The phenomenon is called “he-peating” and if you search for that online (or something like “how to combat hepeating”), you should find lots of suggested phrasings to address it. I usually go for something along the lines of “I’m so glad you agree with my idea from before, Dave. I think the most important factor to focus on is…”

        2. WonderingHowIGotIntoThis*

          Ah, but if you want a man to accept an idea, you have to make him think it was *his* idea in the first place (another trick my hubby learned when dealing with a different – but far more antagonistic, and male – boss)

  14. Daria Morgendorffer*

    I would also add to Alison’s advice is that you need to keep an eye on how Jamie behaves to Emily in front of you. It is not okay to be openly hostile or disrespectful to colleagues even if they are poor performers or have made mistakes or are just downright frustrating. The description of the situation doesn’t sound like it has gotten to this extreme but it does have the potential. If Jamie does over step, you do have the right and responsibility to bring it to her attention in a respectful and professional manner.

  15. C in the Hood*

    In my experience, you don’t know what you don’t know. Alison’s advice is spot-on as usual.

  16. Falling Diphthong*

    Fergus is a newer member of the graduate research group, and has not impressed the boss. Specifically, boss feels that Fergus is good at getting other people to do Fergus’s work for him, but hasn’t really demonstrated any other skills. Wakeen, a more senior student, knows this because the boss has complained to him. Picking up that his job is in jeopardy, Fergus comes up with a plan: Get Wakeen to talk to the boss on Fergus’s behalf, about how Fergus is doing a good job. As part of this, Fergus approaches several other students in the program (but not this group) about Plan Wakeen Talks To Boss For Me.

    This plan did not work.

    Wakeen offers to coach Fergus in talking to Big Boss, but is not willing to go in alone and argue that Fergus definitely does NOT have a tendency to talk other people into doing all his work for him. To anyone outside, it was so cringingly clear that “get someone to talk to Boss for you” was the worst possible answer here. But to some people right down in it, or really fond of Fergus, it seemed the obvious choice.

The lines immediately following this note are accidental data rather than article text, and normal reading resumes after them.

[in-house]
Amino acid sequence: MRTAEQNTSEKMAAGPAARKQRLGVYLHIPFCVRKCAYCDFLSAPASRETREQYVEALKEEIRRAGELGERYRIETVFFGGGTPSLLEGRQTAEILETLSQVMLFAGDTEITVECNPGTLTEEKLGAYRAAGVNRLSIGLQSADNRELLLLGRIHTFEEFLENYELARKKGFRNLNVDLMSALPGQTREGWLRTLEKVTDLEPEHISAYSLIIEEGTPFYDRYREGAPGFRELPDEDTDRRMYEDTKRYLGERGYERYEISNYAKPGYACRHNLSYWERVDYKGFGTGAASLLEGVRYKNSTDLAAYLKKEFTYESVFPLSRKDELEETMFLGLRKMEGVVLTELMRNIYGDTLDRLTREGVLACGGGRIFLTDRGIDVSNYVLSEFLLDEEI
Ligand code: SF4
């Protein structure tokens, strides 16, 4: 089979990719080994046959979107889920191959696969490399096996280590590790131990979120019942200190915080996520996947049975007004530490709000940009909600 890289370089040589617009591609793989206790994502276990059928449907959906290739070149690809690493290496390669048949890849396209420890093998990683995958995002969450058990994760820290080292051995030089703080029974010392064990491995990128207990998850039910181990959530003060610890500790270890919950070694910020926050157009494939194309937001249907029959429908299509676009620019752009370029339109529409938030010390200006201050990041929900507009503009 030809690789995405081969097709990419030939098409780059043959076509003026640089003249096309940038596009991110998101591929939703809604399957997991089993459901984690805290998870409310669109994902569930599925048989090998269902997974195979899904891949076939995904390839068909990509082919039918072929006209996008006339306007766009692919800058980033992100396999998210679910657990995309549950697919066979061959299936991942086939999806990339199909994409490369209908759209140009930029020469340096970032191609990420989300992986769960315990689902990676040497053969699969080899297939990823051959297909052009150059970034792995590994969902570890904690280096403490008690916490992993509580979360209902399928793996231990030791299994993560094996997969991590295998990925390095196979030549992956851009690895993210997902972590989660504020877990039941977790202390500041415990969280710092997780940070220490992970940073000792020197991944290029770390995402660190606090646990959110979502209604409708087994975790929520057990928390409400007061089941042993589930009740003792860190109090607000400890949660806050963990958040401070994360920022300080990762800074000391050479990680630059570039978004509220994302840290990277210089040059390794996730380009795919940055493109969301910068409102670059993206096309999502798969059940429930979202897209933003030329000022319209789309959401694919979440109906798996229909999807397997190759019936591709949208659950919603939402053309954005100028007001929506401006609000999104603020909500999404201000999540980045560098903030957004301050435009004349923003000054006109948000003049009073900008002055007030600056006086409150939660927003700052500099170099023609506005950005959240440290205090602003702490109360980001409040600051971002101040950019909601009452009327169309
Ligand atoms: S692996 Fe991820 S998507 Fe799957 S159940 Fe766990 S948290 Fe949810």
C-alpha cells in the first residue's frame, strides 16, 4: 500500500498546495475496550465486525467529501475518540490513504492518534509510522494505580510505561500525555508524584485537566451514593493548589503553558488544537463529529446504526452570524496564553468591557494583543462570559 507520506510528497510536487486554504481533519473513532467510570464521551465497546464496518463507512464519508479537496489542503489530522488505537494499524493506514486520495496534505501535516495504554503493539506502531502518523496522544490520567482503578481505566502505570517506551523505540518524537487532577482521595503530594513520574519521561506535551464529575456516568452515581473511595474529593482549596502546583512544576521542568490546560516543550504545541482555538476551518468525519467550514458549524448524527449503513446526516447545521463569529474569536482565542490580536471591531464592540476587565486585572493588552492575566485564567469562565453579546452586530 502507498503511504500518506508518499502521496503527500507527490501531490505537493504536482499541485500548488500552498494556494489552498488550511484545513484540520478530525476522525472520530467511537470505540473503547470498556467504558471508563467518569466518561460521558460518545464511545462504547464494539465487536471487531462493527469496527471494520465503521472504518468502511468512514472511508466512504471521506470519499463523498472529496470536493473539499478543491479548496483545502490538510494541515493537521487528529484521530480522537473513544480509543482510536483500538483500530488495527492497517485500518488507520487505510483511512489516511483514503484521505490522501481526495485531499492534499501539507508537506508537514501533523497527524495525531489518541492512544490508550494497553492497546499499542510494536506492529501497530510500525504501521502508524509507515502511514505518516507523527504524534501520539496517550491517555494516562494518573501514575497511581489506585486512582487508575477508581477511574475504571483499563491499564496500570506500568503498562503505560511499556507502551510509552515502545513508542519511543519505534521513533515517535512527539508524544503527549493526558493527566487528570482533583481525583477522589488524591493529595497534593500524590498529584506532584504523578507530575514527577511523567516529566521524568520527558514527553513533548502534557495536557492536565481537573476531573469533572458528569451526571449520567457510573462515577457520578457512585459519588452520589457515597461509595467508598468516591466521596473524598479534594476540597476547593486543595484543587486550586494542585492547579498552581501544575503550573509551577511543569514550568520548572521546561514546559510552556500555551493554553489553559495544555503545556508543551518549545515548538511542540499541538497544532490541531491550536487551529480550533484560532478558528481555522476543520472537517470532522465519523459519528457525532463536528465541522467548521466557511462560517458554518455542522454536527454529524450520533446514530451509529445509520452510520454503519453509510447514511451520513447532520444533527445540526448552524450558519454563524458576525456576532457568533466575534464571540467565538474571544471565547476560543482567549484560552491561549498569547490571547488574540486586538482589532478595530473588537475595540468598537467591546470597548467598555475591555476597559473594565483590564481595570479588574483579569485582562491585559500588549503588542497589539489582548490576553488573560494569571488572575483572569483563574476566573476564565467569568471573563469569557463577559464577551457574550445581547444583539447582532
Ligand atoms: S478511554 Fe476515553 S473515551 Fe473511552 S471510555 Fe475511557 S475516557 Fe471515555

17. mf*

    Could you make a point of speaking up when you think Emily is doing a good job? Or be sure to praise her in front of Jamie? If Jamie values your opinion, she might actually listen were you to say some positive things about Emily.

    1. The Supreme Troll*

      This is a great idea; it might make Jamie to take a step back, so-to-speak, and look at herself, and how she is appearing when she speaks to Emily.

      Beyond this, Alison’s advice is spot on. The OP should speak strongly about the good traits that she’s seen in Emily (especially if Jamie or Emily’s fellow coworkers are specifically trying to contradict that), but don’t just jump to the conclusion that Emily is an impartial critic of herself. So, yes, the OP should stay neutral, especially on things about Emily that she doesn’t have first-hand knowledge of. And even on things that she does have first-hand knowledge of, the OP should speak up only if or when Jamie happens to bring up her frustrations about Emily with the OP. Don’t accuse Jamie of being unfair or hostile to Emily; just talk about you’ve seen.

  18. LQ*

    I’ve been in the in between situation. The coworker is (to what I can see at least) doing some stuff not great, but the response is out of proportion to the not greatness. It’s hard because yes, you can see what’s wrong but when it feels disproportionate it’s either …that thing/s is more important to the boss than it is to you or they are responding to something else. Yes, Coworker isn’t great at X…but is that the hill they want to die on? Maybe it is, maybe there’s a lot more going on underneath the covers which creates more problems.

    It seems pretty rare that we really have such transparency into the work of our coworkers that we (as coworkers) have enough information to judge them. Sometimes they are so much worse or so much better when you pull back the blankets. (This seems especially true for 2 supervisors, some roles would be easier to see, but 2 supervisors seems like a serious challenge.)

    1. Argh!*

      I currently have a coworker that I found intimidating and super smart when I was new, but as time has gone on I’ve been shocked by some of the things she’s done. She’s not incompetent, but definitely has limitations that it takes awhile to see.

    2. joriley*

      I’ve been here as well. I had a coworker who was truly bad (missing deadlines and working secret overtime to try to hide it, oblivious to certain social and professional norms, showing up late and in bike gear for meetings with prospective students, the works) but our boss’s treatment of him was above and beyond. She would roll her eyes at him in meetings and be openly dismissive and condescending to him. It was painful to watch but there wasn’t much I could do about it other than be as pleasant as I could be without either ignoring his problems or making them my own.

  19. rocklobstah*

    Is Emily different from you and Jamie in some way, e.g., is Emily a different race or ethnicity? Is she overweight? Unconscious bias can really color someone’s view and they won’t even notice, they just think the other person isn’t doing such a great job. And that would totally suck for Emily.